PDA

View Full Version : Why are Yanagi's so thick



welshstar
10-06-2011, 08:21 AM
Hi

Another stupid question time.

With the main purpose of a yanaigi being very fine slicing of fish why are they generally so much thicker in the blade than a gyuto ?

Thanks

Alan

mainaman
10-06-2011, 08:40 AM
First of all depends on which gyuto you are going to take as reference.
Second it also depends on which yanagiba you will take for reference.
Example Shigefusa yanagis are thinner than usual, but their guto are on the thicker side, when you measure the spine, but IMO they both cut superbly well.
Yanagiba has a construction such that it makes thin slices very easy to make, so evn though they look thick they get the job done.

Eamon Burke
10-06-2011, 09:11 AM
Weight. It makes it so blade heavy, it wants to do all the work for you. Just put it on the food, keep it straight and pull.

Marko Tsourkan
10-06-2011, 09:22 AM
Weight. It makes it so blade heavy, it wants to do all the work for you. Just put it on the food, keep it straight and pull.

There are thin and thick yanagis, as there are thin and thick gyuto. In my experience, it is easier and takes less time to make a thicker knife.

If you ask a person who uses a yanagi day in and day out, they are likely to go for a thinner knife. A friend of mine, who is a sushi chef, his preferred knife is a thin 270mm yanagi or a fuguhiki.

M

l r harner
10-06-2011, 10:44 AM
i had been asked befor about amkig one in something liek 1/8 inch thick spine. maybe one of these days i ll give it a shot

Pensacola Tiger
10-06-2011, 12:08 PM
Weight. It makes it so blade heavy, it wants to do all the work for you. Just put it on the food, keep it straight and pull.

+1

Seb
10-06-2011, 06:39 PM
Isn't the thickness also to accommodate the hollow left-side?

Lefty
10-06-2011, 09:07 PM
Seb, I think you're partly right. I'm no expert on yanagis, but isn't it also that the thickness and grind push the slices well away from the rest of the fish?

Seb
10-06-2011, 09:56 PM
Seb, I think you're partly right. I'm no expert on yanagis, but isn't it also that the thickness and grind push the slices well away from the rest of the fish?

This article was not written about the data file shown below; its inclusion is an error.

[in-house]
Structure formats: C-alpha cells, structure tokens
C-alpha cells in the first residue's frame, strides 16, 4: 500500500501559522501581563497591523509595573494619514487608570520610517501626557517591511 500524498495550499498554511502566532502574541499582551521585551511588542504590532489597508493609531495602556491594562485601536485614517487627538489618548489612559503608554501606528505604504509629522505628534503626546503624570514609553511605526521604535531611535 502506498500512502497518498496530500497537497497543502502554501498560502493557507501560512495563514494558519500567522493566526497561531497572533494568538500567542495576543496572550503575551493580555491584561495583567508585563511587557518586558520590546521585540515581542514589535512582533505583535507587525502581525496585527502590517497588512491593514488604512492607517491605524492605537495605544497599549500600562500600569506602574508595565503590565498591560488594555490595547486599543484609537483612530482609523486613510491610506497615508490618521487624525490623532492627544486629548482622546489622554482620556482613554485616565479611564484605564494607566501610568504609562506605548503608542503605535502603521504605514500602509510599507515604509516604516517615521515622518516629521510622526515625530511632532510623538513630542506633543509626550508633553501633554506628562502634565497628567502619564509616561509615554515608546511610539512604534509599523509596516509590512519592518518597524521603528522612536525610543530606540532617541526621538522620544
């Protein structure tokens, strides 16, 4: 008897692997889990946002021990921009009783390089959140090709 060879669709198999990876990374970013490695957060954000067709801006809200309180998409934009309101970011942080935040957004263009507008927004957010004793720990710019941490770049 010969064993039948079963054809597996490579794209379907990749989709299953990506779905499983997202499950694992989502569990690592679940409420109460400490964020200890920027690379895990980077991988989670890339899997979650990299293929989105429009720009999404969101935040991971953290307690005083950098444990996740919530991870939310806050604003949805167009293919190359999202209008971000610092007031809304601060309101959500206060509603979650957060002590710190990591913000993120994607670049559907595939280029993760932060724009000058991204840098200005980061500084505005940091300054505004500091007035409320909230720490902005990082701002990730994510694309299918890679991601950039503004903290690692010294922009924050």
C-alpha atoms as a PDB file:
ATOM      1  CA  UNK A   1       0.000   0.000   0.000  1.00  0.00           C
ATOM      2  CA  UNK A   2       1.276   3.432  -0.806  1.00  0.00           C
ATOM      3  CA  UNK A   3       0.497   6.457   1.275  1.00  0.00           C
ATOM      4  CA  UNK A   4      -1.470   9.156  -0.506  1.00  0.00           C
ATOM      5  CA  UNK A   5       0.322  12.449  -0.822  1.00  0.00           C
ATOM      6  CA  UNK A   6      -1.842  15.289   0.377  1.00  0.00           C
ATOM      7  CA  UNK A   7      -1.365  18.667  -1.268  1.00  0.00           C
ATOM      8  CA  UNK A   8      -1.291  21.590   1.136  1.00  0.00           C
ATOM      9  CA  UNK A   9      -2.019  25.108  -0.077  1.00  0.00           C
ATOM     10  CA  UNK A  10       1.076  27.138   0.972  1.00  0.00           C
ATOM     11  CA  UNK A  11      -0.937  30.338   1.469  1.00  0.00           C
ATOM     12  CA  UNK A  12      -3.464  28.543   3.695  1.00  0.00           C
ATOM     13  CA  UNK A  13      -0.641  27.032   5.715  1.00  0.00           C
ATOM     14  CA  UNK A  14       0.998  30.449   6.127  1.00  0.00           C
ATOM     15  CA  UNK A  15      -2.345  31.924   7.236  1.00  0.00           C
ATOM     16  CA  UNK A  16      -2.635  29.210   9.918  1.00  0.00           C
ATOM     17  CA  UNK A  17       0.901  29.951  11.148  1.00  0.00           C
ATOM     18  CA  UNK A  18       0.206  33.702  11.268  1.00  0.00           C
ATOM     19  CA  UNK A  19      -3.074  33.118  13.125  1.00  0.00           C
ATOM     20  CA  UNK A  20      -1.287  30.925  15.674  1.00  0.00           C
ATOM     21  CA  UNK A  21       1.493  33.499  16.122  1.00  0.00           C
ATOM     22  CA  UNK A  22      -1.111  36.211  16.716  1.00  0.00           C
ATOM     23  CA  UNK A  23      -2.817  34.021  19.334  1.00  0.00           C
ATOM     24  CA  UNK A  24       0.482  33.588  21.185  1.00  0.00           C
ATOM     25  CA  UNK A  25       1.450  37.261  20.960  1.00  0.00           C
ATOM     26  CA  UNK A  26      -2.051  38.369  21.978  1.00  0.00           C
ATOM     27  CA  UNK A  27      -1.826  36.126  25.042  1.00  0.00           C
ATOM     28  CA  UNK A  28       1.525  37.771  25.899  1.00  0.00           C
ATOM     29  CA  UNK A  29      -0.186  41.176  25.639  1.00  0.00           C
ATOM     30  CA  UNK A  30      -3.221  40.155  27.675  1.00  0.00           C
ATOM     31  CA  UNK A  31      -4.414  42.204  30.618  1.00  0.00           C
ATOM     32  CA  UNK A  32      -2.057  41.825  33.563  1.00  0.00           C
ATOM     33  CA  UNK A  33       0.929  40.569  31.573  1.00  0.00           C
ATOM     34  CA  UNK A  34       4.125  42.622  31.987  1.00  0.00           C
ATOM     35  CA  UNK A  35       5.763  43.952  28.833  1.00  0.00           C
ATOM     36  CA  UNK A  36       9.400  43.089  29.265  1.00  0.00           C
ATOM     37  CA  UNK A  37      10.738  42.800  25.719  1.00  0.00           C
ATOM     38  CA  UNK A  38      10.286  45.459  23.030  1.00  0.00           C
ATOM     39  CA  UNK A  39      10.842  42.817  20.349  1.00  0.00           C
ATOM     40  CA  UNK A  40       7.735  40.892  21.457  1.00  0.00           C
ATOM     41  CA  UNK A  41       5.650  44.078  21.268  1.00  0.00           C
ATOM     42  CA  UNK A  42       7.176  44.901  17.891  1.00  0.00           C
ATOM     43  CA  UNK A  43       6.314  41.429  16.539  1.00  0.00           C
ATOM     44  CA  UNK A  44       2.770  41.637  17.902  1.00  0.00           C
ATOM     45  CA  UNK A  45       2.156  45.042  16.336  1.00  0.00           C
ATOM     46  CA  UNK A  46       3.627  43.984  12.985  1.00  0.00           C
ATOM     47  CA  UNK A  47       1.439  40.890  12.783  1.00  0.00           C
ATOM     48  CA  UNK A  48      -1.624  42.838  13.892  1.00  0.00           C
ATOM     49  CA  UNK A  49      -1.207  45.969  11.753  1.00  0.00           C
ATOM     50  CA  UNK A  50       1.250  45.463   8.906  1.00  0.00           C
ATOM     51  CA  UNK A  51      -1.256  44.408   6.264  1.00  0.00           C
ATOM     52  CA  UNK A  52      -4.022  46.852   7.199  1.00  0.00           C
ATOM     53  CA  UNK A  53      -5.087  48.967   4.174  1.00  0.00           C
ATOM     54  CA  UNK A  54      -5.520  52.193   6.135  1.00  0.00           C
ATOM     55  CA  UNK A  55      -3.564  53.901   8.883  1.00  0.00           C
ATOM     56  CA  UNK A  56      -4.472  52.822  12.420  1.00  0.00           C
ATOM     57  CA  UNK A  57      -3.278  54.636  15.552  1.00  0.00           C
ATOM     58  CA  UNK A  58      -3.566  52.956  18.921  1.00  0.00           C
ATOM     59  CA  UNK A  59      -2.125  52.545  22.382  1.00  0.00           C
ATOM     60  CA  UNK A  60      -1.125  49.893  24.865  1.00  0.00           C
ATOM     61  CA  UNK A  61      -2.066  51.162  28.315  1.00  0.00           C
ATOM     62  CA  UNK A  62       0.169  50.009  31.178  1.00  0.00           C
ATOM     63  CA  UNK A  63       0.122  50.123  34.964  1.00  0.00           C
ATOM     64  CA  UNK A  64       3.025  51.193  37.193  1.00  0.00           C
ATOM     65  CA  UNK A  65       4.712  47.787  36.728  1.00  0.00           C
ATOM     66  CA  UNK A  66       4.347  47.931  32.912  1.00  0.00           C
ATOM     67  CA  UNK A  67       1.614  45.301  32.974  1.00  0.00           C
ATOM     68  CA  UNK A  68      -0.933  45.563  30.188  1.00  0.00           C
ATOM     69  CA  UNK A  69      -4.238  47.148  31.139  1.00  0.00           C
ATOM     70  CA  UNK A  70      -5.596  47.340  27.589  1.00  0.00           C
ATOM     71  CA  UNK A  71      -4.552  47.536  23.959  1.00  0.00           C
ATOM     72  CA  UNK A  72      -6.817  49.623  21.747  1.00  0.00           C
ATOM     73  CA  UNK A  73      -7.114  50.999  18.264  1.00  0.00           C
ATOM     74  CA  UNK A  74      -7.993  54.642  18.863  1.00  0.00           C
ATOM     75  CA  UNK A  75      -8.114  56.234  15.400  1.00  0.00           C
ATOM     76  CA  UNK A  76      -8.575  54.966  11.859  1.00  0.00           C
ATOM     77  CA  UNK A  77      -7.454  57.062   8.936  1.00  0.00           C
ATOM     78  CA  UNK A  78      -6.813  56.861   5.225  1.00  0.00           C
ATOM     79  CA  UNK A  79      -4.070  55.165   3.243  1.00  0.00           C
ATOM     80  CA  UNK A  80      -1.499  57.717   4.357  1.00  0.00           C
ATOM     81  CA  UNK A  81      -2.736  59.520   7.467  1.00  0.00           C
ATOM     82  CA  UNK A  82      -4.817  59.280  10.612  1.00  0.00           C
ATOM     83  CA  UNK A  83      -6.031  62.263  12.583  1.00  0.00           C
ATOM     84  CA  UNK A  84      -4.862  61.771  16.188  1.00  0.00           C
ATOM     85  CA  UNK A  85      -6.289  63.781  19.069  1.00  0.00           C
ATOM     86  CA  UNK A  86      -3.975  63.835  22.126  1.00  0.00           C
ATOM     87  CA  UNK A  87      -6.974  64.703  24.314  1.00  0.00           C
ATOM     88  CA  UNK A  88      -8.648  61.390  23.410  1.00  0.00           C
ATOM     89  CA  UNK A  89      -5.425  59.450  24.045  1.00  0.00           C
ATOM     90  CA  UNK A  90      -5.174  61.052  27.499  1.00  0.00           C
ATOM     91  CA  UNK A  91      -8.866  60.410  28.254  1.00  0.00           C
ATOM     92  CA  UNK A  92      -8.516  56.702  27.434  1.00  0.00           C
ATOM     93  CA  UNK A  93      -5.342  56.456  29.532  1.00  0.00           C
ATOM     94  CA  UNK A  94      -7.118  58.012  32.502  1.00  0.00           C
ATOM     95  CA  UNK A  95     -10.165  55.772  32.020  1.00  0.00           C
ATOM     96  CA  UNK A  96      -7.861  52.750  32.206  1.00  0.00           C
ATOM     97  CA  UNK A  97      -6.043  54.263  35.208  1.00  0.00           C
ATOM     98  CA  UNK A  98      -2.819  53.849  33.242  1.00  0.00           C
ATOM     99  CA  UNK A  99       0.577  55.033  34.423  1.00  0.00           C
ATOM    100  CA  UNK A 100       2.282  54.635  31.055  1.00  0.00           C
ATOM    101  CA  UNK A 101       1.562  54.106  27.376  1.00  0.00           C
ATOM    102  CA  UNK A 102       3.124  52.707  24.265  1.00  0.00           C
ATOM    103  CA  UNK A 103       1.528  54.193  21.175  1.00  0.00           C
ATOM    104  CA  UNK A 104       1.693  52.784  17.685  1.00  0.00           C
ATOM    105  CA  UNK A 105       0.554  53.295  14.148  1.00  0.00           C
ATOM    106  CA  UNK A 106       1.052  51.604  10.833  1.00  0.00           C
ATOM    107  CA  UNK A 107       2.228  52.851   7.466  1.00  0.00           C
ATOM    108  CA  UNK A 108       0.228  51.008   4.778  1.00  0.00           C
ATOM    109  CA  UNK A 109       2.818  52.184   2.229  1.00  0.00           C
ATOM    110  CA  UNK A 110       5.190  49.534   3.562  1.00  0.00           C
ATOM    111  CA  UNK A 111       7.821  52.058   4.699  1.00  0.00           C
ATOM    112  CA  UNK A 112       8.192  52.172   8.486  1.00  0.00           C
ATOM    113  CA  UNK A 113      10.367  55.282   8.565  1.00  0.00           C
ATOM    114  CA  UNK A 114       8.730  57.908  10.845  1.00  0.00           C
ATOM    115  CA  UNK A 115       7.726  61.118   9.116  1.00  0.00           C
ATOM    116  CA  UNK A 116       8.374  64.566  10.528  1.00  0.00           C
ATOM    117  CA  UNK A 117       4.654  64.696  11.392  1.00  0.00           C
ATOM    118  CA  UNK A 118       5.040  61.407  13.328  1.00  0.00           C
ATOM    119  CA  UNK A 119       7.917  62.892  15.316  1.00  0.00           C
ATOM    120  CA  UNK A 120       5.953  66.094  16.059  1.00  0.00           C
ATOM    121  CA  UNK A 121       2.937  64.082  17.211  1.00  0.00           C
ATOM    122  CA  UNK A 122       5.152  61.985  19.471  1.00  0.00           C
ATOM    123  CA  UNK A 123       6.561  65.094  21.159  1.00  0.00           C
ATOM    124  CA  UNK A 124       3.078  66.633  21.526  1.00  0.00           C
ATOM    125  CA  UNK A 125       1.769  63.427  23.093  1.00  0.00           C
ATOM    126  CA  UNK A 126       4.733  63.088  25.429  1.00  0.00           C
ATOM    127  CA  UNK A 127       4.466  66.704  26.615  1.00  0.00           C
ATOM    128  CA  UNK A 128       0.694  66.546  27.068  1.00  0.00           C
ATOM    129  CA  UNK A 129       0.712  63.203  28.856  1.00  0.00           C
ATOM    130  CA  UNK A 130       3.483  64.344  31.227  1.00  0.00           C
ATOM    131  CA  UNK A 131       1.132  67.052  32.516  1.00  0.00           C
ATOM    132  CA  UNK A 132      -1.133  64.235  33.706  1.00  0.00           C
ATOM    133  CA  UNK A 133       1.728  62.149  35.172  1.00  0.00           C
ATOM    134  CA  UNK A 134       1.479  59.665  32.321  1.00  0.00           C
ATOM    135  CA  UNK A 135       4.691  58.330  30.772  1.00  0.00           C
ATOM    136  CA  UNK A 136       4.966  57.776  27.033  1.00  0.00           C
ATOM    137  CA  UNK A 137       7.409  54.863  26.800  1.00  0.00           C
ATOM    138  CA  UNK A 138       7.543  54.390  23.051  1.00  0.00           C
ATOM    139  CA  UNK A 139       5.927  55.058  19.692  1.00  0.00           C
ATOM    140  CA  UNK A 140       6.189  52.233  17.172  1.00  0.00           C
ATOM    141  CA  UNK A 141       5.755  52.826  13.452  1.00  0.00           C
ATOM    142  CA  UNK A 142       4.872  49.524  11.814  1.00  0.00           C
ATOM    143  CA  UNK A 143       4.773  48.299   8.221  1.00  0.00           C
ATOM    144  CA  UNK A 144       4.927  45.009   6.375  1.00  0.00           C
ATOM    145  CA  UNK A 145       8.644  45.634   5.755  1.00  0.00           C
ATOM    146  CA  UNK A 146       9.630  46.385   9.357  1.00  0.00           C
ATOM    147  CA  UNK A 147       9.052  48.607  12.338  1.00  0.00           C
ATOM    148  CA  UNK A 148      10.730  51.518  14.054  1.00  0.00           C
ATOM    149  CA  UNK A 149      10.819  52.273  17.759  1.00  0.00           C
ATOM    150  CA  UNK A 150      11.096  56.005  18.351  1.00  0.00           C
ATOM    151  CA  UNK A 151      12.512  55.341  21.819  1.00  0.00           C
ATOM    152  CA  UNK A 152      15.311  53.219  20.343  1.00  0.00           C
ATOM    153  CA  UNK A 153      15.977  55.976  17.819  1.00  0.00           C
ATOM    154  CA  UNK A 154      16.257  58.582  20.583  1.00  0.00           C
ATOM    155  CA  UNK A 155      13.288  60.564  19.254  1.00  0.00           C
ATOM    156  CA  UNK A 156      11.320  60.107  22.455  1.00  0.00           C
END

Yep.

Because of the way the Yanagi is used to slice fish, for example, starting for a righty from the left-hand side, the hollow ('ura') allows the cut pieces to fall away without sticking to the blade.

Another likely reason is that the thicker spine/upper part is needed to (1) support the very very thin lower part and also (2) to keep the blade straight during and after the forging process; nevertheless, you still see complaints on the forums every now and then from members who received bent or twisted yanagis.

Of course, there is more than one way of making a yanagi; for instance, the Honyaki and Kasumi/Hon-gasumi methods.

l r harner
10-07-2011, 12:41 AM
so long as you dont grin=d the face bevel under 15 degrees the edge will hold btu it will look funny since it will not travle upthe blade all that far

Seb
10-07-2011, 12:47 AM
so long as you dont grin=d the face bevel under 15 degrees the edge will hold btu it will look funny since it will not travle upthe blade all that far

don let kmca here u say that lessn you want a beatin! :)

l r harner
10-07-2011, 01:13 AM
sadly i have no problem readign that
i have slight dislexia adn a crazy low spelling level call me if you want a better take on my info ( i wish it was different, typing is better then myb penmanship :(

Seb
10-07-2011, 02:24 AM
Hey, I wasn't making fun on account of spelling. :)

I would never do that, I value thoughts and ideas above any other kind of nonsense. If I was making fun of anyone, it was KC (and he deserves it). ;)

riverie
10-07-2011, 03:01 AM
For me the main reason yanagi being thicker is to give you a better control and accuracy plus forgiveness when you tend to abuse it a little bit. I just got myself a tadatsuna fuguhiki which weight only 102 gram !!!. To me it's better and ultimate single bevel slicer because it's super thin, cut and slice raw fish like the fiber and flesh is not even there....

The only thing i need to mention before recommend someone to get a super thin yanagi/fuguhiki it is to be fluent with using a normal yanagi first.... work and slice sashimi for years before use this knife. One of the guy in my sushi bar try to use my tadatsuna fugu and i see he got no control of the motion and he couldn't keep the consistency of the thickness of sashimi or sushi slice. This is because the blade feels got no weight at all to help you control the balance and accuracy...... you need to have a steady hand and extra gentle to handle this kind of blade.

JBroida
10-07-2011, 03:09 AM
the main reason yanagibas are designed the way they are is because they are designed to be used in a specific way that works well with that thickness... thinner yanagibas mean thinner angles and thus a more fragile edge. You could do thinner with a smaller bevel, but that wouldnt keep the knife functioning in the same way... the bevel of the knife is that large to help push food in a specific way (just as the hollow ground back is there not to reduce sticking, but the reduce pressure on the food on that side of the cut).

ecchef
10-07-2011, 08:34 AM
...If I was making fun of anyone, it was KC (and he deserves it). ;)

KC is the Cesar Millan of the knife world. :D